Saturday, 27 July 2013

Geochemistry of Fluoride Rich Groundwater in a Weathered Granitic Rock Region, Southern India by K. Brindha, L. Elango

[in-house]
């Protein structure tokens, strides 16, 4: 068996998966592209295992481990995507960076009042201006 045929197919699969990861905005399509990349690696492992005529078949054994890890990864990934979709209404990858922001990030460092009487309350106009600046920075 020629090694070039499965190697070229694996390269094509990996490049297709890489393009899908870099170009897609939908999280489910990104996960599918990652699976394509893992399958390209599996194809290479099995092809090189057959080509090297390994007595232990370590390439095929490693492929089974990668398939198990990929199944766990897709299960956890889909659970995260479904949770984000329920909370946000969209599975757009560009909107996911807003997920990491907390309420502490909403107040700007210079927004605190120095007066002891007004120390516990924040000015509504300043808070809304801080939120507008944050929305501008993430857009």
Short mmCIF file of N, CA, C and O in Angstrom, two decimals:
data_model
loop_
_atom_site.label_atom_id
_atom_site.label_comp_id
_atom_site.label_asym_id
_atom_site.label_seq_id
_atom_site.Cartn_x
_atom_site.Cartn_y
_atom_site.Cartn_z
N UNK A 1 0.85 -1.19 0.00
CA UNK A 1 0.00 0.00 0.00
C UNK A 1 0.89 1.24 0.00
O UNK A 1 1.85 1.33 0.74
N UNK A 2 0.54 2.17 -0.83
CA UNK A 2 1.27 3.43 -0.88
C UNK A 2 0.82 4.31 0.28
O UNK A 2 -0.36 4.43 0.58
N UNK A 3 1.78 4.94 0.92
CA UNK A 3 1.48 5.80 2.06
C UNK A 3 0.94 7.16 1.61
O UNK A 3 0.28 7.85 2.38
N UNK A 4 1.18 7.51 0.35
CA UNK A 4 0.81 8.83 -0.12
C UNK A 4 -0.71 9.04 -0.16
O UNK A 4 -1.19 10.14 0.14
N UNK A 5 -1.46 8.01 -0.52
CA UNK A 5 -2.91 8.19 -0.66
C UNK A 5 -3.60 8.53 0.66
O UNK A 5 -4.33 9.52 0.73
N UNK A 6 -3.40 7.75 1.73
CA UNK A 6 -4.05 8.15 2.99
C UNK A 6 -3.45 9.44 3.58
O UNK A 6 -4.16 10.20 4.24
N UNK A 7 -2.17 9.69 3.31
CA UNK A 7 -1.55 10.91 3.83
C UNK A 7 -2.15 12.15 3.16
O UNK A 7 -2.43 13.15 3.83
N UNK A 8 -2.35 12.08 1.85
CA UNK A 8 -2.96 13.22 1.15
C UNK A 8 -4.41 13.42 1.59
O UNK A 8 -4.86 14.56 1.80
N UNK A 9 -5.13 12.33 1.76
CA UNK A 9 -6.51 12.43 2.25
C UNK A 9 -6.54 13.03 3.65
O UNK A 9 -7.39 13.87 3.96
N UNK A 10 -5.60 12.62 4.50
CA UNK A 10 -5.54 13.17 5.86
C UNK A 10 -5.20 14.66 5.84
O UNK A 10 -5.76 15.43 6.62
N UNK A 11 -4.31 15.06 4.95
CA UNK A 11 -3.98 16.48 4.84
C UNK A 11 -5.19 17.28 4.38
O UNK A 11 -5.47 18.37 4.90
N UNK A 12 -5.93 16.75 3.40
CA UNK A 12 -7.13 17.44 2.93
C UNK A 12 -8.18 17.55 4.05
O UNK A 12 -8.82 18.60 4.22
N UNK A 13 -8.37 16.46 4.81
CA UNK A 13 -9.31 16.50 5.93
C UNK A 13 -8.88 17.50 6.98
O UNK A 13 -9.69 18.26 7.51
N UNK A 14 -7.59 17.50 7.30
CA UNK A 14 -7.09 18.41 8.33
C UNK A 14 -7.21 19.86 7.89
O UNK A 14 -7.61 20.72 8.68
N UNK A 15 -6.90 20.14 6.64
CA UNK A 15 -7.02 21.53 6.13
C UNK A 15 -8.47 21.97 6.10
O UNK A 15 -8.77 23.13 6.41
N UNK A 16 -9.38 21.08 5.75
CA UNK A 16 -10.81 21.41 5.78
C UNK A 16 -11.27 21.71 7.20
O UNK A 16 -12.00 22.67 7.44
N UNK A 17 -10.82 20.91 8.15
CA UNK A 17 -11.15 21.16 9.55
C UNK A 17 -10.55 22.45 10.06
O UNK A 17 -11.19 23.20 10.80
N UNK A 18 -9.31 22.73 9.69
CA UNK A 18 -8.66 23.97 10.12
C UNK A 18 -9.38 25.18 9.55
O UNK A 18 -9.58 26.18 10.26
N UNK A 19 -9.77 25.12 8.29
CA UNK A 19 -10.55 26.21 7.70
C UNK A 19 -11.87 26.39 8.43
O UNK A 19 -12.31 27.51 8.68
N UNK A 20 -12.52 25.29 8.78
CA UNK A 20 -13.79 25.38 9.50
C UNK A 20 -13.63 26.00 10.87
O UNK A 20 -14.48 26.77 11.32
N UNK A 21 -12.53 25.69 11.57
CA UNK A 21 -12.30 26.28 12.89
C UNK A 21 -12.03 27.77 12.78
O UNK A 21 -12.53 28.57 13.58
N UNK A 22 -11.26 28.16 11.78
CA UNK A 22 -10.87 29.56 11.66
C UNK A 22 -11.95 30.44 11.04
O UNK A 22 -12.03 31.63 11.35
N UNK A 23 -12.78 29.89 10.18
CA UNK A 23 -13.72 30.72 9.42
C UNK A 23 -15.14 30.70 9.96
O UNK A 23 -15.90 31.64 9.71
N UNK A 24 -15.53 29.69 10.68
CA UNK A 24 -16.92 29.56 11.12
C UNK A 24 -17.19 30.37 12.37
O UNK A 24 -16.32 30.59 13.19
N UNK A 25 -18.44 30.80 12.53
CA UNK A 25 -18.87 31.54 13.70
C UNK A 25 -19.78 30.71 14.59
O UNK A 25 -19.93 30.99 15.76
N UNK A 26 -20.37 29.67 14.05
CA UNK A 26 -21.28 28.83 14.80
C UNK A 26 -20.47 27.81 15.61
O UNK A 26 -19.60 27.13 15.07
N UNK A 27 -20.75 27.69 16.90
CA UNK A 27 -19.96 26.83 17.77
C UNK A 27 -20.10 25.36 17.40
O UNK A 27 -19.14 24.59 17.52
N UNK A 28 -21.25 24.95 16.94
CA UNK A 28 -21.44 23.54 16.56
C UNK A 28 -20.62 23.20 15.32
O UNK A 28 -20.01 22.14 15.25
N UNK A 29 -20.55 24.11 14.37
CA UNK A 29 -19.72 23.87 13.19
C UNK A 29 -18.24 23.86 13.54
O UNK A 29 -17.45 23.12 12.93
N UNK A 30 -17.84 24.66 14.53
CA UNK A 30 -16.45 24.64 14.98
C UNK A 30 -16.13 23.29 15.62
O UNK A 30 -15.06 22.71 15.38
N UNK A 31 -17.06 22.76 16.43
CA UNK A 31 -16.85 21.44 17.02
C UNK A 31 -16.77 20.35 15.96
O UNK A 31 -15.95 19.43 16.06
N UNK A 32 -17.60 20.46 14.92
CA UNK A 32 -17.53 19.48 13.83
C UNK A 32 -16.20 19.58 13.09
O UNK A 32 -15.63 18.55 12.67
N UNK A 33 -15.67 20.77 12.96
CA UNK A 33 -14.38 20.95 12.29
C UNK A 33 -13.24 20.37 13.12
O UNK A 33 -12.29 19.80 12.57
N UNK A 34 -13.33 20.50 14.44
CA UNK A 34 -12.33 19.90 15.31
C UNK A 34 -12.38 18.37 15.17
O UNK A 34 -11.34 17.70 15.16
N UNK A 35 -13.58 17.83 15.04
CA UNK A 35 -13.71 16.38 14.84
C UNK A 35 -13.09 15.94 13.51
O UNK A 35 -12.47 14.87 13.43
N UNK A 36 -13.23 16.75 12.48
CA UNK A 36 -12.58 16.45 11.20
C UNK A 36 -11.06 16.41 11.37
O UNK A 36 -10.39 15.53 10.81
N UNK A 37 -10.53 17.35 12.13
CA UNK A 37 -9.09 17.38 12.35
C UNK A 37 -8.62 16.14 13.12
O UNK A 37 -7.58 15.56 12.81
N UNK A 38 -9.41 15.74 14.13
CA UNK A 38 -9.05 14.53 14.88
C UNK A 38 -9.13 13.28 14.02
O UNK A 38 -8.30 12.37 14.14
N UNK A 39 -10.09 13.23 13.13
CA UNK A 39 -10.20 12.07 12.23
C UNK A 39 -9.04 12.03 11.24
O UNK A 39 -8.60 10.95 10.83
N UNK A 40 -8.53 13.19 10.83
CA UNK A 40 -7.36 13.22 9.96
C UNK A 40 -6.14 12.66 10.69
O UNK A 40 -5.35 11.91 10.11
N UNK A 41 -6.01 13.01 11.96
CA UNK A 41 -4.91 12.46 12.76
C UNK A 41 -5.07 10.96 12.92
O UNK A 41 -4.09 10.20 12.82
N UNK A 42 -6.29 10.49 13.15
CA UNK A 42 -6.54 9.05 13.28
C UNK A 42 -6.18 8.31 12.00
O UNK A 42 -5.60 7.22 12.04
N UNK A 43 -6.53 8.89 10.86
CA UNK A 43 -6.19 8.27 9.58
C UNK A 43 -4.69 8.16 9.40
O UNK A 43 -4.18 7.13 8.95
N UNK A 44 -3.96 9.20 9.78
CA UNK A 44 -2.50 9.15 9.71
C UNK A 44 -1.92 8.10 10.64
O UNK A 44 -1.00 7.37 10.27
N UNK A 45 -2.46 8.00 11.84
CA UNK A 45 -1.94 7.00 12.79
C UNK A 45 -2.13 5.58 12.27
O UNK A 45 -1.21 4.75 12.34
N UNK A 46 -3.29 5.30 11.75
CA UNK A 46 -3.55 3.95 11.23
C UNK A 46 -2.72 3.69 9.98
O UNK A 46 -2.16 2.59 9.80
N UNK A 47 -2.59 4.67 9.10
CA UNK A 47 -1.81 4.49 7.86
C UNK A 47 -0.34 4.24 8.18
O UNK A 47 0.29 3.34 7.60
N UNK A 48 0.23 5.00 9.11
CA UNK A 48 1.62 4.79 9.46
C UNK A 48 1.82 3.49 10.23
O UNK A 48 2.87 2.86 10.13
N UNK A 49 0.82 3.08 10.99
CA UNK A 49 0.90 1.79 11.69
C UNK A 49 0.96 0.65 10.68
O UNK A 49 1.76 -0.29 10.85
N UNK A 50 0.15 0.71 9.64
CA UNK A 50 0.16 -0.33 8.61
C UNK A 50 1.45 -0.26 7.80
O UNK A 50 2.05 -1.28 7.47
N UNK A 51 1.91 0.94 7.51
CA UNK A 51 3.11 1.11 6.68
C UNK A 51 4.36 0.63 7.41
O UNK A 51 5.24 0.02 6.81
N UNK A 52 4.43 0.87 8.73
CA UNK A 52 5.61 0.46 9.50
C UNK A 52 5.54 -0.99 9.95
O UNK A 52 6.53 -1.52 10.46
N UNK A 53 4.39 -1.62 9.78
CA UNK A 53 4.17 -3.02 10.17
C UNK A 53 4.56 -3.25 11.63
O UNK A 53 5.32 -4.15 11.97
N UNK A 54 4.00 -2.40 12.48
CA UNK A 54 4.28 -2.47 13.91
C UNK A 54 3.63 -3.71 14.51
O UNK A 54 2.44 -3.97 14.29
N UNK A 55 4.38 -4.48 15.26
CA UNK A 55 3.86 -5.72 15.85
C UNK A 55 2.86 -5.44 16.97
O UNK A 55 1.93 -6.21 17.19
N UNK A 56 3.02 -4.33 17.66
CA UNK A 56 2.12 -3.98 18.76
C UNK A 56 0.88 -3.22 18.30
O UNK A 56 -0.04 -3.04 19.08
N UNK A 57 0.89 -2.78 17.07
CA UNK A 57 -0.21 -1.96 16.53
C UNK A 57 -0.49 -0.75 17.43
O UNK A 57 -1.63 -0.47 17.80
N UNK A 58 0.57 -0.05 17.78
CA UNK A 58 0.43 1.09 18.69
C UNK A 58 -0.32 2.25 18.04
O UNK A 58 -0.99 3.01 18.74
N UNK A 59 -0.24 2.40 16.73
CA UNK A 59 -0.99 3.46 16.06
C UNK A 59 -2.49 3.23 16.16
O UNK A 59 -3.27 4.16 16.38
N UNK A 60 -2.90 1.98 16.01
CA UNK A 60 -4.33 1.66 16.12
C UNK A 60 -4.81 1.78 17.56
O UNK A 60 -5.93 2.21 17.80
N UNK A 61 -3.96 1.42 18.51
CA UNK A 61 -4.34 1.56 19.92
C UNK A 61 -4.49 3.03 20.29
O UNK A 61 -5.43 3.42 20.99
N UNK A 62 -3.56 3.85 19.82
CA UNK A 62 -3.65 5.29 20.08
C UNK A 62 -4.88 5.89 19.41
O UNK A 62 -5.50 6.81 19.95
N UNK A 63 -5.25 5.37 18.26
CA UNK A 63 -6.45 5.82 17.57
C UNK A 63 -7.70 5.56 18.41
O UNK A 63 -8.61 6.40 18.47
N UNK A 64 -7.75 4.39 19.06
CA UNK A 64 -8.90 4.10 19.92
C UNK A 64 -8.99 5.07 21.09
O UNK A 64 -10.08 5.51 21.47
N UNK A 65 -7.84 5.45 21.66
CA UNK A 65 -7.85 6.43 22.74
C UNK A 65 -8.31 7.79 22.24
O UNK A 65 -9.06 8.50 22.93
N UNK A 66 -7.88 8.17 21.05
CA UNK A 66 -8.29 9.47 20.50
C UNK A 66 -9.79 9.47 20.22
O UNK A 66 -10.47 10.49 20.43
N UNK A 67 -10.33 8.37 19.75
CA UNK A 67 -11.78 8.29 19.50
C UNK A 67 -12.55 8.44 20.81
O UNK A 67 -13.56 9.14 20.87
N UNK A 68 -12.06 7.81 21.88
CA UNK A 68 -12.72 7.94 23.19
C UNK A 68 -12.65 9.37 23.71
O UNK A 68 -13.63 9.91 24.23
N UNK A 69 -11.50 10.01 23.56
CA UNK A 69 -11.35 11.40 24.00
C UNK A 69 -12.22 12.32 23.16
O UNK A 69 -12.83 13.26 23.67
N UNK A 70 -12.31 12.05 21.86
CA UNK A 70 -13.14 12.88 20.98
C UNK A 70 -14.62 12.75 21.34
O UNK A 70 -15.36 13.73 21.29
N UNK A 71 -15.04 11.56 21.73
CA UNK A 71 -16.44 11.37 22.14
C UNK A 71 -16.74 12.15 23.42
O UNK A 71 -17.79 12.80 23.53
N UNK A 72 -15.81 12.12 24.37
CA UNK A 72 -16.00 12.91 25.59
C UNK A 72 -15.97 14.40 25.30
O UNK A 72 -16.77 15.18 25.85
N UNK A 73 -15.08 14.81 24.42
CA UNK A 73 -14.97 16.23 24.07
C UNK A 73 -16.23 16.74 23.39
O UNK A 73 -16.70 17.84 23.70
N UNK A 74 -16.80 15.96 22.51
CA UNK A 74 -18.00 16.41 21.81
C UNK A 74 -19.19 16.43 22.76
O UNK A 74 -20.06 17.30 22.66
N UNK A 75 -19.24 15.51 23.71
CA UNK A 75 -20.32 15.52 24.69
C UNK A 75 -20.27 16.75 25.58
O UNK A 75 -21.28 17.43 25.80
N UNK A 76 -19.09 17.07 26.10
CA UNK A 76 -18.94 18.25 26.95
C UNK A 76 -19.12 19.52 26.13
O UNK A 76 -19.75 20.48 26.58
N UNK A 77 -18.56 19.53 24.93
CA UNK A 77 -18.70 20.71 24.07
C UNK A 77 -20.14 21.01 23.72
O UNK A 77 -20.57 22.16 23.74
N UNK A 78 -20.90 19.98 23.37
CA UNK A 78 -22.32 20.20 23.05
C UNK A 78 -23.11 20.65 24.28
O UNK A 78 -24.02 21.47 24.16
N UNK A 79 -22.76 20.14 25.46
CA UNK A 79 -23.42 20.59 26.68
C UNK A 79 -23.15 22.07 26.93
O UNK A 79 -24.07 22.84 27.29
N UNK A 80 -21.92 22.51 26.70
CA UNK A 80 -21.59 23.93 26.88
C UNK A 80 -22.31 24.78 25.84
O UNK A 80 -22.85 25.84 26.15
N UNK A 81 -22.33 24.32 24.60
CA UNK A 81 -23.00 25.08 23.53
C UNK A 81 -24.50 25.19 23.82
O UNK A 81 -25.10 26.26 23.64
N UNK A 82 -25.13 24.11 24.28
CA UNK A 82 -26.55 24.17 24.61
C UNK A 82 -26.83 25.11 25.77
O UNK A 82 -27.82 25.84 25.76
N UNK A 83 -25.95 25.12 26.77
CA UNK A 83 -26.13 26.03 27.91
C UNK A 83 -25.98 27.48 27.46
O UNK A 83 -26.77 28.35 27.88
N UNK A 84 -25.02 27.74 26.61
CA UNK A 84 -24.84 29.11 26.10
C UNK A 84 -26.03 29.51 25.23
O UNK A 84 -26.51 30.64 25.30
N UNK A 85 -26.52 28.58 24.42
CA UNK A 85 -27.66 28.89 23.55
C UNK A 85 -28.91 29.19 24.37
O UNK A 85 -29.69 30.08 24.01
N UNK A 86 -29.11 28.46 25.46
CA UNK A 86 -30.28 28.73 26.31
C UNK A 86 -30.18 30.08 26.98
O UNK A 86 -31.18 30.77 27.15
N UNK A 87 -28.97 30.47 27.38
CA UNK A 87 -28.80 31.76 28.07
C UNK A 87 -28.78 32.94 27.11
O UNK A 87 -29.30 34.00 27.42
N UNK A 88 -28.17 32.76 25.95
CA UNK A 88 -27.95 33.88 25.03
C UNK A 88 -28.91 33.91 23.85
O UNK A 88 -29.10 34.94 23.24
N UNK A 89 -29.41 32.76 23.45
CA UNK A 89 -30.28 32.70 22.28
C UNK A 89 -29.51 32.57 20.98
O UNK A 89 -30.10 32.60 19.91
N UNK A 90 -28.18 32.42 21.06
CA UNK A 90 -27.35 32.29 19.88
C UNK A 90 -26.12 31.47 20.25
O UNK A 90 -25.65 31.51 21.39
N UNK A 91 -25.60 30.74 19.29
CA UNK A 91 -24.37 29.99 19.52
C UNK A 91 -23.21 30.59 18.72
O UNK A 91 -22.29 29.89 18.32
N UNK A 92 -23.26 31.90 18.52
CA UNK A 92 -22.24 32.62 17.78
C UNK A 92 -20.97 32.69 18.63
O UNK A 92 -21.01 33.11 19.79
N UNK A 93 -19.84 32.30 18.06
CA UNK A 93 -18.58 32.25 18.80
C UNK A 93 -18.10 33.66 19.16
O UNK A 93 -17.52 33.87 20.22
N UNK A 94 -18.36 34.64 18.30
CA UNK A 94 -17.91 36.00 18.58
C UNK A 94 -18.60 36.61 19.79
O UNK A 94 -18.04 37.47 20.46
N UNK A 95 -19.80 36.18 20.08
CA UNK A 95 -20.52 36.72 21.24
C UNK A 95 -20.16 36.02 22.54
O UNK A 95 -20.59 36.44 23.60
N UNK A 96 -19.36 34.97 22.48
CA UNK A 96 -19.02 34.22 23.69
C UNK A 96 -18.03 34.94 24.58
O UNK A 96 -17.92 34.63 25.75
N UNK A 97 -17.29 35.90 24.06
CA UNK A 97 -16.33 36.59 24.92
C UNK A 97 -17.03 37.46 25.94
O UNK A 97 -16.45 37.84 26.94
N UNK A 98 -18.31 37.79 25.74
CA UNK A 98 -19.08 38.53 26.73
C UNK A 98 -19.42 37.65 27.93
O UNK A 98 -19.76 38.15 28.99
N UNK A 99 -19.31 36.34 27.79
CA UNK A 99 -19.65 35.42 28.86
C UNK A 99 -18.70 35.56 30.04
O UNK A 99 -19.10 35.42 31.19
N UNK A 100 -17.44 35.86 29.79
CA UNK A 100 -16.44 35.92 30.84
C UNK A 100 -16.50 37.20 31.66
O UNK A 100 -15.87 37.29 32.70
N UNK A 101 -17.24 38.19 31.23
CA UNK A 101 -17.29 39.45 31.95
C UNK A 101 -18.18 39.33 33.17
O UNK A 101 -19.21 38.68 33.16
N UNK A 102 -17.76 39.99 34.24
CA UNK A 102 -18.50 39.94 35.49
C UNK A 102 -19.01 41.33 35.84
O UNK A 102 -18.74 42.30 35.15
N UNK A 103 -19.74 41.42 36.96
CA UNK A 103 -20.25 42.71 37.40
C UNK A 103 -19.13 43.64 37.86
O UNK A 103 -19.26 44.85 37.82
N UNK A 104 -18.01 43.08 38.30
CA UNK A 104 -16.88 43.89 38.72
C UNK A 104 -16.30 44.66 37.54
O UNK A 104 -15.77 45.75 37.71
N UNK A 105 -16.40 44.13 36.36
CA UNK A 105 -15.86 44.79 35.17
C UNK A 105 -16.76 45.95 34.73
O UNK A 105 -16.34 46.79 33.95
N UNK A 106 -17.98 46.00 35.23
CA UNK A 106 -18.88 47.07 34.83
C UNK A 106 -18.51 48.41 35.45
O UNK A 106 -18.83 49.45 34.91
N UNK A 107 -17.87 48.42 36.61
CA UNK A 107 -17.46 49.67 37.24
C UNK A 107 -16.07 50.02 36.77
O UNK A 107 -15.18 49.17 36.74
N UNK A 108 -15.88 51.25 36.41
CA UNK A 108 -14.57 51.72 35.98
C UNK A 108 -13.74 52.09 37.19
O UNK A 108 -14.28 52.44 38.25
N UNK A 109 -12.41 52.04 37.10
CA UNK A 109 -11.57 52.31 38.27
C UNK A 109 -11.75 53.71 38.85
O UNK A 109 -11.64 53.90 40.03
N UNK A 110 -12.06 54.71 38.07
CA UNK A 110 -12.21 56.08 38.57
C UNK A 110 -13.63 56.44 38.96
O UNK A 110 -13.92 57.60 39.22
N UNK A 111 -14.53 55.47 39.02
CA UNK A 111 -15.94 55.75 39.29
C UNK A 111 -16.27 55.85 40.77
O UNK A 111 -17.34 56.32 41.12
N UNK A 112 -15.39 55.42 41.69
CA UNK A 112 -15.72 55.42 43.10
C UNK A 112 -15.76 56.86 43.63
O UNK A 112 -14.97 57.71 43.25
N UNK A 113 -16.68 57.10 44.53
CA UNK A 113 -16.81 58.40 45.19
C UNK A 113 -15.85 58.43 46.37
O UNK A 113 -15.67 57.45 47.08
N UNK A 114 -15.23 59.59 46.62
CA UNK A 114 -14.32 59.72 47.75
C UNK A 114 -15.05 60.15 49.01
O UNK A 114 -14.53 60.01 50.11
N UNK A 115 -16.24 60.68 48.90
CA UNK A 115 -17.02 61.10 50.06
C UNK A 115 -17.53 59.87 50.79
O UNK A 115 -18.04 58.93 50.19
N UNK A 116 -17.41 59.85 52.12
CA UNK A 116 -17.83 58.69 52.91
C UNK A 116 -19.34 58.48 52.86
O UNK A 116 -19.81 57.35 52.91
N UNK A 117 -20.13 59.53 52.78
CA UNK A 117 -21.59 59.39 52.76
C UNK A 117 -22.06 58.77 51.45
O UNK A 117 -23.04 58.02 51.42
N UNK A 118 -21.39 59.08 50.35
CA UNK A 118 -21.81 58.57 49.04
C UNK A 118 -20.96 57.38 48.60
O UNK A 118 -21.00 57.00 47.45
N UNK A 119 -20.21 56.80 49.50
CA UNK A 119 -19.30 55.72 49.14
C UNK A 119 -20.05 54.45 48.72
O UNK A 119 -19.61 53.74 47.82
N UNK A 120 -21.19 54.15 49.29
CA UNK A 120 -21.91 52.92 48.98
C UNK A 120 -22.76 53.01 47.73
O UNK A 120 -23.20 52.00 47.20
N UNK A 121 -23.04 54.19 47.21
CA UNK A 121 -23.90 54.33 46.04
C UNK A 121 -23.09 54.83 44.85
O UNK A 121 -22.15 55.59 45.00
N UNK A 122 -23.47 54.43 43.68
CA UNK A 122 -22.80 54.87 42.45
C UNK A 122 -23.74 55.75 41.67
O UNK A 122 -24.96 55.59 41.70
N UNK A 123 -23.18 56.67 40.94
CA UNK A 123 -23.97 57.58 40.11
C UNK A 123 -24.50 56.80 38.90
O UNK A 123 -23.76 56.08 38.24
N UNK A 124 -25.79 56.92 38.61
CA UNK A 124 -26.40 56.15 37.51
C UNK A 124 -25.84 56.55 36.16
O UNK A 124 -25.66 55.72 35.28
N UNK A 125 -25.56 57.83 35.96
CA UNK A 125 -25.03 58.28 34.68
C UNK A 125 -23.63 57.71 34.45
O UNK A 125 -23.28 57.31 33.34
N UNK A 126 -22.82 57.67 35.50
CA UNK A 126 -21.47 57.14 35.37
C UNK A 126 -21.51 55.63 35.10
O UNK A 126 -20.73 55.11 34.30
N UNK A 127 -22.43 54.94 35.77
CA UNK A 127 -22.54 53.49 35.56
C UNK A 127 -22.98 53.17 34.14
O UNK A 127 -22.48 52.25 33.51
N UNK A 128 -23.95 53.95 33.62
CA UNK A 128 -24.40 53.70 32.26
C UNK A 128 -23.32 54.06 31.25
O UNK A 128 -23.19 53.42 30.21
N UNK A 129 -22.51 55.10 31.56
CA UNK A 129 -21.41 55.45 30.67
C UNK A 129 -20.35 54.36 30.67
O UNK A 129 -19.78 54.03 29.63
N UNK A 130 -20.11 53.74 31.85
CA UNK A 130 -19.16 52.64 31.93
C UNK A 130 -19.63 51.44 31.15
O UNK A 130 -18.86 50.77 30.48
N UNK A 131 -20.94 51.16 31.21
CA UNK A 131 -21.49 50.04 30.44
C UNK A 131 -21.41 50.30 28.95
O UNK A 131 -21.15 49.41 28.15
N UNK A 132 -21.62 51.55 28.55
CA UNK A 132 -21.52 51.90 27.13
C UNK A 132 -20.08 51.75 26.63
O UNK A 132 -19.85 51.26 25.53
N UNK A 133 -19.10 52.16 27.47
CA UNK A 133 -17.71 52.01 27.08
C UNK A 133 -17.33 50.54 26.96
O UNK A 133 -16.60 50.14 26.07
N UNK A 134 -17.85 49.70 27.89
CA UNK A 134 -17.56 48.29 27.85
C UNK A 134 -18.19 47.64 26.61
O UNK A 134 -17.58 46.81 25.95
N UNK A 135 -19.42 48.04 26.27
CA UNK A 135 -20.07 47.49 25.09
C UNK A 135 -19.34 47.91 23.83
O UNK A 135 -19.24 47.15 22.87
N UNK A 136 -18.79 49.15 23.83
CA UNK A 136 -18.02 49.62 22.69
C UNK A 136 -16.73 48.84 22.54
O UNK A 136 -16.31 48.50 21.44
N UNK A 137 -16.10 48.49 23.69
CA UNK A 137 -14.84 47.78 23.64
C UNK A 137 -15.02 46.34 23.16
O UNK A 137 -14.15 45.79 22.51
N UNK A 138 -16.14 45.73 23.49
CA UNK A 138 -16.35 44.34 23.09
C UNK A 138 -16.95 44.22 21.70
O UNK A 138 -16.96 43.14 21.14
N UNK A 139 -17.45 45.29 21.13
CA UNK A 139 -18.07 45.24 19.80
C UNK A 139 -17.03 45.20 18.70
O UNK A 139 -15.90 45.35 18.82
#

Groundwater used for drinking should contain all ions within the prescribed limits for drinking purpose proposed by various health organisations. Keeping this in mind, this study was carried out with an objective to understand the present status of fluoride occurrence in groundwater, its spatiotemporal variation and sources in a part of Nalgonda district, Andhra Pradesh, India. Groundwater samples were collected and monitored for fluoride concentration in forty-five wells from March 2008 to January 2010. The concentration of fluoride in groundwater varied from 0.07 to 8.8 mg/l. The spatial variation in groundwater level and fluoride concentration indicated that fluoride concentration increases along the flow direction. The vertical variation in fluoride concentration indicated that the fluoride concentration was relatively higher in wells having a depth ranging from 5.1 to 10 m, i.e. wells penetrating up to the weathered part of the formation had more concentration of fluoride. Granitic rocks rich in fluoride and application of fertilisers containing fluoride were the main causes for fluoride contaminated groundwater in this area. This two-year study carried out by regular collection of samples once every two months showed that only 55 km2 of the total 724 km2 considered for the study had groundwater suitable for drinking and domestic purpose with respect to fluoride. It is very important to adopt groundwater management measures at the earliest to improve the groundwater quality in this area as the local people depend on groundwater for their everyday needs.

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